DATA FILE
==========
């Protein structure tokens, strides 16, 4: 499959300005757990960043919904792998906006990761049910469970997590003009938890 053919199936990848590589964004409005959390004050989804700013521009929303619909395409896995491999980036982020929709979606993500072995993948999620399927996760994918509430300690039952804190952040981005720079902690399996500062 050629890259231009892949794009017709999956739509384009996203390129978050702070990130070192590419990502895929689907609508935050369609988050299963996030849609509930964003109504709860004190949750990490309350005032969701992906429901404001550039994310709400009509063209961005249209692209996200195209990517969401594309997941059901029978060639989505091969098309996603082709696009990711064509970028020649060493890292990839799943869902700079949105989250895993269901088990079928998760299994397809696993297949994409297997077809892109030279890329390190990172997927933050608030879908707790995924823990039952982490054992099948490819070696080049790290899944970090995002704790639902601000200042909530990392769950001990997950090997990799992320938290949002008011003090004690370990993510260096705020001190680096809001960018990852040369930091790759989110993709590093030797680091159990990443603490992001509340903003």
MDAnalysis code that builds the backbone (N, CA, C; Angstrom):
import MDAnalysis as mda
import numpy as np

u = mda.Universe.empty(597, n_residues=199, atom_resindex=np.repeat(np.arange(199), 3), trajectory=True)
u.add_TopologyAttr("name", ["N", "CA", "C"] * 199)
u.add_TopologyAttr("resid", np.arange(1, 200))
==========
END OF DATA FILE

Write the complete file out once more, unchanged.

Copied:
């Protein structure tokens, strides 16, 4: 499959300005757990960043919904792998906006990761049910469970997590003009938890 053919199936990848590589964004409005959390004050989804700013521009929303619909395409896995491999980036982020929709979606993500072995993948999620399927996760994918509430300690039952804190952040981005720079902690399996500062 050629890259231009892949794009017709999956739509384009996203390129978050702070990130070192590419990502895929689907609508935050369609988050299963996030849609509930964003109504709860004190949750990490309350005032969701992906429901404001550039994310709400009509063209961005249209692209996200195209990517969401594309997941059901029978060639989505091969098309996603082709696009990711064509970028020649060493890292990839799943869902700079949105989250895993269901088990079928998760299994397809696993297949994409297997077809892109030279890329390190990172997927933050608030879908707790995924823990039952982490054992099948490819070696080049790290899944970090995002704790639902601000200042909530990392769950001990997950090997990799992320938290949002008011003090004690370990993510260096705020001190680096809001960018990852040369930091790759989110993709590093030797680091159990990443603490992001509340903003």
MDAnalysis code that builds the backbone (N, CA, C; Angstrom):
import MDAnalysis as mda
import numpy as np

u = mda.Universe.empty(597, n_residues=199, atom_resindex=np.repeat(np.arange(199), 3), trajectory=True)
u.add_TopologyAttr("name", ["N", "CA", "C"] * 199)
u.add_TopologyAttr("resid", np.arange(1, 200))